UID/Aadhaar
“The first target is individuals. Companies and other entities may be tackled later on.” – ASG on forcing Aadhaar on taxpayers
The Supreme Court, which is hearing three public interest litigations (PILs) about linking the Aadhaar number to the permanent account number (PAN) for filing income tax returns, has questioned the government over discrimination between two taxpayers, one with the unique identification (UID) and the other with PAN. Shockingly, Additional Solicitor General (ASG) Arghya Sengupta told the Court that first target (for linking Aadhaar to PAN) are individuals, and companies may be tackled later. During the hearing on Wednesday, the Union government completed its arguments, while counsel for petitioners, senior advocate Shyam Divan, finished his rejoinder. Senior counsel Arvind Datar began his contentions and will complete them tomorrow.  
 
Attorney General Mukul Rohatgi was not present in the Court on Wednesday. In his absence, the ASG, Mr Sengupta, handed over a sealed envelope to the Court. However, the Bench of Justice AK Sikri, and Justice Ashok Bhushan refused to look at it. Justice Sikri said, "We understand no discrimination between individuals and companies now. Anyway Aadhaar (is) not applicable for companies." Justice Bhushan said, "It may happen tomorrow with an amendment to Companies Act." 
 
Justice Sikri asked, "Why discriminate between two people who are willing to pay tax -- One who wants to enrol for Aadhaar and one who does not?"
 
Replying to this, the ASG said, "The object of the Act (Section 139AA of the Income Tax Act) is not discrimination but de-duplication of PAN. No enactment can solve a social problem 100%. In this case the first target are individuals. Companies etc may be tackled later on."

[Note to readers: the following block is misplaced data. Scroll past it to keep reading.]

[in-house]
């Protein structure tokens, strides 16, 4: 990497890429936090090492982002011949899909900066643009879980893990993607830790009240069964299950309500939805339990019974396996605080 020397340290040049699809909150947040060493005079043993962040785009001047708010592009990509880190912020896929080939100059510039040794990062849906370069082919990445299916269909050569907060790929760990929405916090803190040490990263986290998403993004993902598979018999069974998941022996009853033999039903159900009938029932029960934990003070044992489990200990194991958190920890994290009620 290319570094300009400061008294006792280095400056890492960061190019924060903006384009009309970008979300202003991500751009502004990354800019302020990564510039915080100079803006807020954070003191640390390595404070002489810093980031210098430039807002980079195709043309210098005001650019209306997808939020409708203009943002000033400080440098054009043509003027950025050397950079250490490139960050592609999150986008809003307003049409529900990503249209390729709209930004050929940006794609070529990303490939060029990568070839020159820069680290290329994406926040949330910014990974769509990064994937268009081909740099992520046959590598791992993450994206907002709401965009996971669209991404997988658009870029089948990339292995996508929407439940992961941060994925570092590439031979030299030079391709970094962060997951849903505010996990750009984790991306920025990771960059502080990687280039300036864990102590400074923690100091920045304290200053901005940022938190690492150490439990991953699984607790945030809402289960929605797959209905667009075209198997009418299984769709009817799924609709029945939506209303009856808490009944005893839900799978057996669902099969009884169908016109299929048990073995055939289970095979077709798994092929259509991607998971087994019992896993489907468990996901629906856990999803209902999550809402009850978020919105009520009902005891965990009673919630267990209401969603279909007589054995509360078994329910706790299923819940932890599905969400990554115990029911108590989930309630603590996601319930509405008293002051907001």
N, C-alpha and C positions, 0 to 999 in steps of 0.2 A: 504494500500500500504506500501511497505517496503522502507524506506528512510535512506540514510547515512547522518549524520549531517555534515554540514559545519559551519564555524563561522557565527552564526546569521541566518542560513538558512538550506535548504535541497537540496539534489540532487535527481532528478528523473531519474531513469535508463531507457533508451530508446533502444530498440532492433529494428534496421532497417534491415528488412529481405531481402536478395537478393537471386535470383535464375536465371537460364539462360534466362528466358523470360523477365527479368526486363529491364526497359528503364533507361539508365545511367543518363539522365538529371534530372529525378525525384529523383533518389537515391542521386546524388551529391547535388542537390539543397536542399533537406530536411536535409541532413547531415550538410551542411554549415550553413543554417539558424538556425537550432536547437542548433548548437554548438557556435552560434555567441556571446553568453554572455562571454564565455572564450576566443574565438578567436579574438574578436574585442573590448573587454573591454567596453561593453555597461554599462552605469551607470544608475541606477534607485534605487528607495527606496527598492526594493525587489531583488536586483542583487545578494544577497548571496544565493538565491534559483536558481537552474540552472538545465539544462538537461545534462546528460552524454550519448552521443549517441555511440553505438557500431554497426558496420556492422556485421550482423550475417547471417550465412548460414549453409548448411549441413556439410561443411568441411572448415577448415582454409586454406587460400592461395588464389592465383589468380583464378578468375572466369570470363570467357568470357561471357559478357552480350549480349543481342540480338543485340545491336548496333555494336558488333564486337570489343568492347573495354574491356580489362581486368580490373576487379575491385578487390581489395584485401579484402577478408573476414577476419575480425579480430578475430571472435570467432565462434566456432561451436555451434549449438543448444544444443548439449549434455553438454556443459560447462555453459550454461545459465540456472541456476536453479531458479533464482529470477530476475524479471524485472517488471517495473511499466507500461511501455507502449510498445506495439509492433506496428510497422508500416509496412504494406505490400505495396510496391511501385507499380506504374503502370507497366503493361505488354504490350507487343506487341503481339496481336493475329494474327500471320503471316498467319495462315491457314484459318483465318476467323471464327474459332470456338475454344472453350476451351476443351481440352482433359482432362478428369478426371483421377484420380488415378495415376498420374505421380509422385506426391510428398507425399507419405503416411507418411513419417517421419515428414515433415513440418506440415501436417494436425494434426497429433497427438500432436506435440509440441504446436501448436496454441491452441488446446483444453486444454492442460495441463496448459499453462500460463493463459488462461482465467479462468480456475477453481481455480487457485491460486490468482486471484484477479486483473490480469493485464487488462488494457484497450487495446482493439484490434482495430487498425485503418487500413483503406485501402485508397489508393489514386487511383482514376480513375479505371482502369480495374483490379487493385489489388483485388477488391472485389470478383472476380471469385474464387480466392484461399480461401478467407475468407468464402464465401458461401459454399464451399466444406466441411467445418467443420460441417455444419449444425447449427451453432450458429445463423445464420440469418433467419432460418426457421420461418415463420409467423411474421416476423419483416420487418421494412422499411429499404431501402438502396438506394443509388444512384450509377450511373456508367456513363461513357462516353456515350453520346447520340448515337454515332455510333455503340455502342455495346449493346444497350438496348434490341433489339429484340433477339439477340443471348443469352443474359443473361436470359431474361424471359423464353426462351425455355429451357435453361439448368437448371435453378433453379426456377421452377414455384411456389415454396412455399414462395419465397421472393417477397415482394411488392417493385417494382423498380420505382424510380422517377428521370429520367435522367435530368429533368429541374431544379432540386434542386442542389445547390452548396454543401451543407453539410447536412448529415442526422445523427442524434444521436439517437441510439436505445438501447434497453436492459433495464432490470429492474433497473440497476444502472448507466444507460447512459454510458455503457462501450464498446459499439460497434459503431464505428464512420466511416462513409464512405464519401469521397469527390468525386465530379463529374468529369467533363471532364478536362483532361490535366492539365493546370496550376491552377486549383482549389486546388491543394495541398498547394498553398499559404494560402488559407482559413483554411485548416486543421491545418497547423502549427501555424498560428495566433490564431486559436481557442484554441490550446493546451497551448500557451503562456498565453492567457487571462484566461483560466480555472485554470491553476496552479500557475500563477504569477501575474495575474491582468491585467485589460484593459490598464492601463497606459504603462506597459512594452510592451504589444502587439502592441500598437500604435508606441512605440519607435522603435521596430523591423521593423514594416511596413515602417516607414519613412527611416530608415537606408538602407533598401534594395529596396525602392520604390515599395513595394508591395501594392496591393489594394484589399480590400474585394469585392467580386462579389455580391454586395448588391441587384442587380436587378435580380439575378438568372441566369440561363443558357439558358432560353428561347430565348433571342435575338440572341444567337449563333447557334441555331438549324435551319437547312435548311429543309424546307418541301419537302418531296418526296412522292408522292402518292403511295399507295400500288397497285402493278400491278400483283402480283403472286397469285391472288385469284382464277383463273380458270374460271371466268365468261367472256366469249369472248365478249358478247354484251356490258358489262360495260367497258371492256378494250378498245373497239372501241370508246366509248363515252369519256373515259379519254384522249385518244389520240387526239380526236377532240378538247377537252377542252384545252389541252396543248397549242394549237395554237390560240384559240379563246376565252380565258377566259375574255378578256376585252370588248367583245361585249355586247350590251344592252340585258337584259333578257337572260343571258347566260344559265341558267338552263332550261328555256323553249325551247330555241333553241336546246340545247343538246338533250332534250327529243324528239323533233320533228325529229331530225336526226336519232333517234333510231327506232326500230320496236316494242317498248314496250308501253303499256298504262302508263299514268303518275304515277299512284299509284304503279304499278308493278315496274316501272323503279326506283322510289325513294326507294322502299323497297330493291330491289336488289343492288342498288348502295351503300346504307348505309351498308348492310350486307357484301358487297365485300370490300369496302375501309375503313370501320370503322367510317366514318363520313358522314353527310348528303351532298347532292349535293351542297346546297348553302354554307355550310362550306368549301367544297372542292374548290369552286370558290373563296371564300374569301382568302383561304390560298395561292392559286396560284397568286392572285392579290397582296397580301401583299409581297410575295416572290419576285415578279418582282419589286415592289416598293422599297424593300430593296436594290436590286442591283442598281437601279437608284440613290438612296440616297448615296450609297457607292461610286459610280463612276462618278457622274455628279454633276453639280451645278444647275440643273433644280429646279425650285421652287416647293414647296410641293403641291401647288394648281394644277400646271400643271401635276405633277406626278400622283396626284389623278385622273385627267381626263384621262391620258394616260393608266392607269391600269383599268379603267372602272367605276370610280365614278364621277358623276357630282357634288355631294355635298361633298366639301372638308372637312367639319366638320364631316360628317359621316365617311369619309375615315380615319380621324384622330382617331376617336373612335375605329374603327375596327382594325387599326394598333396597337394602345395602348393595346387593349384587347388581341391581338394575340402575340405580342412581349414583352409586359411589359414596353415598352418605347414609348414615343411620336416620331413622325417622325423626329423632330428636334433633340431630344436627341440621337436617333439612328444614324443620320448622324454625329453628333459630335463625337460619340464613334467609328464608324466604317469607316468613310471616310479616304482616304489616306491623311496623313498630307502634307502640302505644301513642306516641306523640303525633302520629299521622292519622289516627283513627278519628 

The arguments in the SC on Wednesday were live-tweeted by the public-spirited Prasanna S (@prasanna_s), based on which we have put together this article.
 
During the hearing on Wednesday, ASG Sengupta cited US precedent where TIN was replaced by SSN. "Similarly, we may also replace PAN with UID in the future," he said.
 
He contended that in India there is no absolute right to informational self-determination. He said, "The State may ask for info in a number of circumstances like births, deaths, and marriages. As I myself found out for personal reasons, the husband must compulsorily register (the marriage). The information that the State asks for is extensive. Nobody challenges it. With fundamental rights, there are no absolutes."
 
Mr Divan, in his counter arguments highlighted how the UIDAI itself states Aadhaar is voluntary, while the government is trying to make it mandatory. “Aadhaar website as of this morning also has a number of resources advertising and stating that Aadhaar enrolment is purely voluntary. The Attorney General (AG)’s representation therefore that Aadhaar is mandatory is contrary to the representations of UIDAI at a number of places,” he said.
 
 
Quoting a decision of Justice Sikri from 2010, Mr Divan cited the definition of fraud, which is knowing misrepresentation that injures another who relies on it. He said, “UIDAI who is a state instrumentality cannot be defrauding the public. The only corollary is that they are making a correct representation, which means that to this date, Aadhaar remains entirely voluntary, which automatically makes the object of 139AA discriminatory. They could have made a similar institution and made such statutory identity mandatory. But they chose to use Aadhaar - which is untenable”.